The paper presents a detailed study and comparison of three geometric measures of bipartite quantum correlations: the geometric discord, the measurement-induced geometric discord, and the discord of response, each one defined according to different distances on the set of quantum states (Bures, Hellinger, trace and Hilbert-Schmidt distances). If the geometry is given by the quantum Hellinger distance, we establish that both the geometric discord and the discord of response are simultaneously fully computable, reliable (since they satisfy all the basic axioms that must be obeyed by a proper measure of quantum correlations), and operationally viable (in terms of state distinguishability). These two geometric measures thus provide the first instance of quantum discords satisfying these three basic requirements. We also derive some unexpected algebraic relations holding between the geometric measures for various distances for reference subsystems with low dimensional Hilbert spaces (qubits or qutrits). For systems with higher dimensional spaces, the different measures all define different orderings on the set of quantum states, in analogy with what happens for most quantum entanglement measures. However, we prove that the values of the geometric measures of quantum discord are constrained by a substantial set of inequalities holding between them.
What do you plan to do next?
The geometric measures of quantum correlations that we have studied so far are defined as the minimal distance of the state of the bipartite system to some distinguished subset of quantum states. In an increasing amount of papers, an alternative strategy is followed, which consists in quantifying quantum correlations by minimising some quantity over small local perturbations of the system state. Such a strategy involves only local geometric features in the vicinity of this state. We plan to investigate the relation between the global and local strategies for quantifying quantum correlations.
We also plan to work on the applications of the geometric measures of quantum discord as figures of merit in different protocols of quantum information and quantum technologies. A first step in this direction has been taken in a recent article by two of us (W. Roga, D. Buono, and F. Illuminati, New Journal of Physics 17 (2015), 013031). In this work, it has been shown that the Bures and trace quantum discords of response are respectively upper and lower bounds to the maximum probability of error in a quantum reading protocol. Other protocols that come to mind are quantum illumination, quantum sensing, and blind quantum metrology.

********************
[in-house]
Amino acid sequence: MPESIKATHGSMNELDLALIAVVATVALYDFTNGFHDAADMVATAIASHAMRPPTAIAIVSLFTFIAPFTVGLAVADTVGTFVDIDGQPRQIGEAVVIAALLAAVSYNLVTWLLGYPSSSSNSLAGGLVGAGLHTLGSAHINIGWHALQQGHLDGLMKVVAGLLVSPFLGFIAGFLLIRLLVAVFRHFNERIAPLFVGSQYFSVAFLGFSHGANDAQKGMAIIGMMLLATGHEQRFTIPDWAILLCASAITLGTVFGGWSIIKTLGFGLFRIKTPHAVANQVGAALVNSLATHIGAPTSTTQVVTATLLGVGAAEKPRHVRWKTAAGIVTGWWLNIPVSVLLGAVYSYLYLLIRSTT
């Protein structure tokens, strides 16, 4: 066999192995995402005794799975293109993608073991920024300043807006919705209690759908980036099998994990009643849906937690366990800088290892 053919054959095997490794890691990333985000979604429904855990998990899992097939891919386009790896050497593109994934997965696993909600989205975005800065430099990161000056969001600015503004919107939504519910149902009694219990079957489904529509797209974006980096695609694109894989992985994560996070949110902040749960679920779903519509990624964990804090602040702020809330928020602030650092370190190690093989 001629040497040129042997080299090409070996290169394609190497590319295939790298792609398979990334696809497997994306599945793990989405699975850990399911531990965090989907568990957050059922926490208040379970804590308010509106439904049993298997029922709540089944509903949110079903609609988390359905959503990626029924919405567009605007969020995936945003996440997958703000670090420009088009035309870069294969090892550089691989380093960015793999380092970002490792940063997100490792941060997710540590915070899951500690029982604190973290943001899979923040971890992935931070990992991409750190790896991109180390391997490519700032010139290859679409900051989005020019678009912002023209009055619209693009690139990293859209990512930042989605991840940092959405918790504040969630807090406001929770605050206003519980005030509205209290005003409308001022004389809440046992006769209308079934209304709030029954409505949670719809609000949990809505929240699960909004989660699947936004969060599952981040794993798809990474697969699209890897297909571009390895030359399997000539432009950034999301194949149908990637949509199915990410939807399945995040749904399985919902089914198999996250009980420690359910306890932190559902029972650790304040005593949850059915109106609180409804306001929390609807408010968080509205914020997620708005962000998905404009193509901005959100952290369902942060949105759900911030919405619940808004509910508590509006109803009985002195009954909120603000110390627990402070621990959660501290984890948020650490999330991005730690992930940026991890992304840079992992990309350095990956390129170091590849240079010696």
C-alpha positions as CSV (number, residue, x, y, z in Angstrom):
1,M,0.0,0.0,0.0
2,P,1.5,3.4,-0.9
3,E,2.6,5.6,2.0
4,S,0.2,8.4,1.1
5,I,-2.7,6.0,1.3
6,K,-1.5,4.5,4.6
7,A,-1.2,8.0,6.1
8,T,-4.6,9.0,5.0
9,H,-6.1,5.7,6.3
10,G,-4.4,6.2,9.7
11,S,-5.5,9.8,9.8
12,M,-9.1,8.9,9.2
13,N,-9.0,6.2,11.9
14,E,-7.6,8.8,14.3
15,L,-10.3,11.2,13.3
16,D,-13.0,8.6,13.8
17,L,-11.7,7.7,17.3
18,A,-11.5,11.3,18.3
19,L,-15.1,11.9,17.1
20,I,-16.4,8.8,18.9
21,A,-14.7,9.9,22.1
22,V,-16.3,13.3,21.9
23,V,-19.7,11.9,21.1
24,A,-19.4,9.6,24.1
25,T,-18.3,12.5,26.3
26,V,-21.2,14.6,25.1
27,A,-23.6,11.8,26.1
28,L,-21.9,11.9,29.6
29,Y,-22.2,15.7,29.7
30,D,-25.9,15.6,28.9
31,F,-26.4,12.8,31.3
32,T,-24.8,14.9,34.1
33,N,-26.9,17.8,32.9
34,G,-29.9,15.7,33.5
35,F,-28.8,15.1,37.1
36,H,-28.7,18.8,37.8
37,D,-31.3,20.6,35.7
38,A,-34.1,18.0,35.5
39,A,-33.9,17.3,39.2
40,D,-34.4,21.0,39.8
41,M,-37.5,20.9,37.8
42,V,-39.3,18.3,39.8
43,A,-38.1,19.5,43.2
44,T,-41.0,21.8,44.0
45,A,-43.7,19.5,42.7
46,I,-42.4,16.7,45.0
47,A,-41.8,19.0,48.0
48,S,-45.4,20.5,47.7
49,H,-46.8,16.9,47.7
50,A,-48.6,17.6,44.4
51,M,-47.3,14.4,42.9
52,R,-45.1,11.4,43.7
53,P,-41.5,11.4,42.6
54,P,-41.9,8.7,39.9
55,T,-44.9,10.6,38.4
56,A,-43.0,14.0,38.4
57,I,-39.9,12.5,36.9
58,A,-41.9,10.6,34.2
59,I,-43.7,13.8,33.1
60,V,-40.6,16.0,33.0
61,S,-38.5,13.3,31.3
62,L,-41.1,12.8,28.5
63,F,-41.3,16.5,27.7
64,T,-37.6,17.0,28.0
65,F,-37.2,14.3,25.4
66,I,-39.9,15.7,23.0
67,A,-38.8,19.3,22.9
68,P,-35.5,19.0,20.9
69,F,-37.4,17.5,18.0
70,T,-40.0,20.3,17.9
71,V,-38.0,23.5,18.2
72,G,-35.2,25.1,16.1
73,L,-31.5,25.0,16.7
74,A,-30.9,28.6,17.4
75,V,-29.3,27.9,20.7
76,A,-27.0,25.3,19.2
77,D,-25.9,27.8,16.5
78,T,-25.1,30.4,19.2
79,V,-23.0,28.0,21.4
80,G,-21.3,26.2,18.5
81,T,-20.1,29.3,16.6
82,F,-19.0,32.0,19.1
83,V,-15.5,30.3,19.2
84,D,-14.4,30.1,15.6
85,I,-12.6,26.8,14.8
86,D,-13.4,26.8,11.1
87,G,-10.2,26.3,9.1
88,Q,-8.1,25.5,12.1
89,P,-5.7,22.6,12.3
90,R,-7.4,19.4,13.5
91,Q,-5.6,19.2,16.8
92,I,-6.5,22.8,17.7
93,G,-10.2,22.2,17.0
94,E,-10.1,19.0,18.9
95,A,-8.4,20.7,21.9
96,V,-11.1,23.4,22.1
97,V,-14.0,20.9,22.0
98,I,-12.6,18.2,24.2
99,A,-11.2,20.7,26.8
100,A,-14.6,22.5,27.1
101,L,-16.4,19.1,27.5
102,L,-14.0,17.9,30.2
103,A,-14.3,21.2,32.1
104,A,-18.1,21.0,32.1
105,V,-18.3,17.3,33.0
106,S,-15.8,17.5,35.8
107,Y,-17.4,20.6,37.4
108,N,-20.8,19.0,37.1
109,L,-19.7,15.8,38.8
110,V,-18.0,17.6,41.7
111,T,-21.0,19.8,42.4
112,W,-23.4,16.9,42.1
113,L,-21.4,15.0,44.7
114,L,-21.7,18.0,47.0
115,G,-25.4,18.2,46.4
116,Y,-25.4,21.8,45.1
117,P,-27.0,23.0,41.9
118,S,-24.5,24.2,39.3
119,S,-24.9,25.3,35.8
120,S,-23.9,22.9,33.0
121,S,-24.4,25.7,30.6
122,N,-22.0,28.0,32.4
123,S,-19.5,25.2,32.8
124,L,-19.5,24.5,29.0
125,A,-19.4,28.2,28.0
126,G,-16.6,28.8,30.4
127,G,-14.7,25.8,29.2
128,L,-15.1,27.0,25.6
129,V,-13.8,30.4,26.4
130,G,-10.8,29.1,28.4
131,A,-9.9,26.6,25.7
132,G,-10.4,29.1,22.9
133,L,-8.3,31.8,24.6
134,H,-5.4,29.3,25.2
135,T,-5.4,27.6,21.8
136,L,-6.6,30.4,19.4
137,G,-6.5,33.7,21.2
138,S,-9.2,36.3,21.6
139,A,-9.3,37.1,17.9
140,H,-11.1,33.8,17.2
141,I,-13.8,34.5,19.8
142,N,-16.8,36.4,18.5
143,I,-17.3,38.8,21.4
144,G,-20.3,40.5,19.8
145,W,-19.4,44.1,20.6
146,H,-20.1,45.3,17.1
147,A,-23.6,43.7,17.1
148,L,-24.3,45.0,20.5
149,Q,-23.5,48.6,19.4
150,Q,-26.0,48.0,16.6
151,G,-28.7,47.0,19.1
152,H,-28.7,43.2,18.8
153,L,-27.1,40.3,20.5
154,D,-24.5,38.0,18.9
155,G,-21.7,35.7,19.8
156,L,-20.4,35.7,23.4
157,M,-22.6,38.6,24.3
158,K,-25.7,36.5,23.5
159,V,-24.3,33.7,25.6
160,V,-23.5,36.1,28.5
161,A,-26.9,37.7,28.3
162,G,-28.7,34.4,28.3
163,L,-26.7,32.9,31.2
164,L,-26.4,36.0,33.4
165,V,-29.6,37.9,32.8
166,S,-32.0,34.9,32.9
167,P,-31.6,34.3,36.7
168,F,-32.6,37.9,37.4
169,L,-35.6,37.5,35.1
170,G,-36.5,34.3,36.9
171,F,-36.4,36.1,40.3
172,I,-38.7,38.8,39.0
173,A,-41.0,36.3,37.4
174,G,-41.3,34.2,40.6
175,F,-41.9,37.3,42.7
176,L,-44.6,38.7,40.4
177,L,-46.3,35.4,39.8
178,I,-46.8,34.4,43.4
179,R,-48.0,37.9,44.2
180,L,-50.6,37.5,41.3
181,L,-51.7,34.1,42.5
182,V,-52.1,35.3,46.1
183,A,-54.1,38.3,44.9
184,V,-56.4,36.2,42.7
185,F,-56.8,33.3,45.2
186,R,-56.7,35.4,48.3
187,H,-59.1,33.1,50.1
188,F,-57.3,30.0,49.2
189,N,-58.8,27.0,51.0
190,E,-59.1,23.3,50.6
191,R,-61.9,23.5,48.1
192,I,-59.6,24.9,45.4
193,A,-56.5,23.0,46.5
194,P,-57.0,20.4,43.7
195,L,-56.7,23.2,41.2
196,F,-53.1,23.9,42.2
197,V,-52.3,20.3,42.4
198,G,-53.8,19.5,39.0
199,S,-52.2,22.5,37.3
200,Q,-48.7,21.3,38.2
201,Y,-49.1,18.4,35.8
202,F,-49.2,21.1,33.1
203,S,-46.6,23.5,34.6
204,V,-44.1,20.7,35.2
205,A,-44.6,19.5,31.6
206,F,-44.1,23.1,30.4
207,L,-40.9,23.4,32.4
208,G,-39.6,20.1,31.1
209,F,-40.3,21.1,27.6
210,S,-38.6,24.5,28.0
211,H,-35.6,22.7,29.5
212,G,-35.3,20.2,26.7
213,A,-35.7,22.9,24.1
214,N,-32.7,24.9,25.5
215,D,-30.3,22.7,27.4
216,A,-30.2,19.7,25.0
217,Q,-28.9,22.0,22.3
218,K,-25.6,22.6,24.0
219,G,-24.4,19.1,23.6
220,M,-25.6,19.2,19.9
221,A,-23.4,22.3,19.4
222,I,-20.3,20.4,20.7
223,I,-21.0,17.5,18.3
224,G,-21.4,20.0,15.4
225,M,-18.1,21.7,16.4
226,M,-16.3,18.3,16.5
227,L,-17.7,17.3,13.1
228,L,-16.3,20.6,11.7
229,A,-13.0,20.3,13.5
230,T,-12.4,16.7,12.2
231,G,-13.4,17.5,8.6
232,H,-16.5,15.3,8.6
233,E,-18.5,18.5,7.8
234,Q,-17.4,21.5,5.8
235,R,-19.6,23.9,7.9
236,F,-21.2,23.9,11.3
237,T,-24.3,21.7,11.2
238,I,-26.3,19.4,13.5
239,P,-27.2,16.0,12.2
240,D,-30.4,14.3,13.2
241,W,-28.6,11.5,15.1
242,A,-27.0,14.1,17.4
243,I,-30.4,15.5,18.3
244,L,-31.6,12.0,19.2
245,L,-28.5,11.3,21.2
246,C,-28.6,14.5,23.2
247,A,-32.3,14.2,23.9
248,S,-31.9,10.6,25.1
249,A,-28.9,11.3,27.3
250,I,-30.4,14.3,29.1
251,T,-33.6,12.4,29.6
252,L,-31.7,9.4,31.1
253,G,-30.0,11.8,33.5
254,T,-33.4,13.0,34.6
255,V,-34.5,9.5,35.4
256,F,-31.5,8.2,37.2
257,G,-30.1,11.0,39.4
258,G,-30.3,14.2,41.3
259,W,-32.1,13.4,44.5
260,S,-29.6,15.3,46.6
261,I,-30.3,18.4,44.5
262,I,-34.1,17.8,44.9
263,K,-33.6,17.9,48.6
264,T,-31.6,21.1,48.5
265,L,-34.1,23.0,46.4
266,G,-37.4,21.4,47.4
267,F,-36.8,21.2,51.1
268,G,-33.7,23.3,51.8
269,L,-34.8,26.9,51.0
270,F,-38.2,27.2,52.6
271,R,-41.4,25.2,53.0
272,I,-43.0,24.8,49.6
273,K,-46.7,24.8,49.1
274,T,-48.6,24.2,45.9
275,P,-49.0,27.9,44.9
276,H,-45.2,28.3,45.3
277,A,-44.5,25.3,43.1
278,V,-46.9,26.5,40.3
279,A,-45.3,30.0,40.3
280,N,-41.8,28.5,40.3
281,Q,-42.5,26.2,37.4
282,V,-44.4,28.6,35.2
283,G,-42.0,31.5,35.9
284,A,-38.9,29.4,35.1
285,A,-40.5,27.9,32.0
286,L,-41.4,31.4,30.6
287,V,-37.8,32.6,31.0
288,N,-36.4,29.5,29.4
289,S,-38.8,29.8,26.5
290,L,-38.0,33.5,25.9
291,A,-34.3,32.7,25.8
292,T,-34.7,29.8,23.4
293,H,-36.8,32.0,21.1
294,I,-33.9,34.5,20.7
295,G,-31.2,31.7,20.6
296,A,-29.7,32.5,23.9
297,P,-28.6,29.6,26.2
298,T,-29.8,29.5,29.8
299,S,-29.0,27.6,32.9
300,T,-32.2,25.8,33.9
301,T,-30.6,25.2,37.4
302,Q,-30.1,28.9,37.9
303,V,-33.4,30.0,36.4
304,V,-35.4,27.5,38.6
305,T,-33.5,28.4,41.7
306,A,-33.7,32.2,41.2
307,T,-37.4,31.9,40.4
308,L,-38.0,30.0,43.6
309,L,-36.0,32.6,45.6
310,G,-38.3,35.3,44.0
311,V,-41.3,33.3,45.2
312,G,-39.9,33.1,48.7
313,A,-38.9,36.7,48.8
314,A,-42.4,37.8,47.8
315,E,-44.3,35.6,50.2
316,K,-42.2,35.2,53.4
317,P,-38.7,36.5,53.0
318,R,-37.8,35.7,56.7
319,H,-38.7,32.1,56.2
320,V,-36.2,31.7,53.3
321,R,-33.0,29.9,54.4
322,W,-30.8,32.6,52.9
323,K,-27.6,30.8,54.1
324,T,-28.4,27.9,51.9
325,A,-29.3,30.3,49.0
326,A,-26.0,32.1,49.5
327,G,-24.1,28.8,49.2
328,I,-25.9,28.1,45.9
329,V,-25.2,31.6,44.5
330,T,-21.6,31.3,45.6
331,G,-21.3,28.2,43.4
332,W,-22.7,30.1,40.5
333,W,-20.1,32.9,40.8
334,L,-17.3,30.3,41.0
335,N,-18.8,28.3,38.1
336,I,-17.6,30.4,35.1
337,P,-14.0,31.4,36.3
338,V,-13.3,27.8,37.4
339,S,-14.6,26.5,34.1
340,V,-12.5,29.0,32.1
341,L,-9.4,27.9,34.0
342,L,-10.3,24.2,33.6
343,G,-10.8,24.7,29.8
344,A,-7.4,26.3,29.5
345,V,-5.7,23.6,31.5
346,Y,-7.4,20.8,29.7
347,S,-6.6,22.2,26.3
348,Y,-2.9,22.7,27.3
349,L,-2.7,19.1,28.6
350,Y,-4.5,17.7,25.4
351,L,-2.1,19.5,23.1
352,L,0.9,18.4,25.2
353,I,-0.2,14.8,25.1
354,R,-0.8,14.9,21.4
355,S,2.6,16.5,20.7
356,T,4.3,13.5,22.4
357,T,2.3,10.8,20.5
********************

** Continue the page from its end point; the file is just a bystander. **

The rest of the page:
A third direction of future research concerns the study of quantum correlation measures for continuous-variable systems, in connection with quantum optics experiments performed in Naples. Quantum correlations in Gaussian states of light can be quantified by the Gaussian discord of response. We plan to analyse the effect of noise on this discord. Preliminary results show that, surprisingly, keeping constant the other parameters like squeezing and the total energy, the presence of noise can sometimes lead to an increase of the discord, so that some quantum protocols like quantum reading can work better.
- Discord of response
- Geometric quantum discord with Bures distance
- Device-independent quantum reading and noise-assisted quantum transmitters
This work is licensed under a Creative Commons Attribution 3.0 Unported License.
Author images owned by Fabrizio Illuminati, Wojciech Roga and Dominique Spehner respectively, used with permission.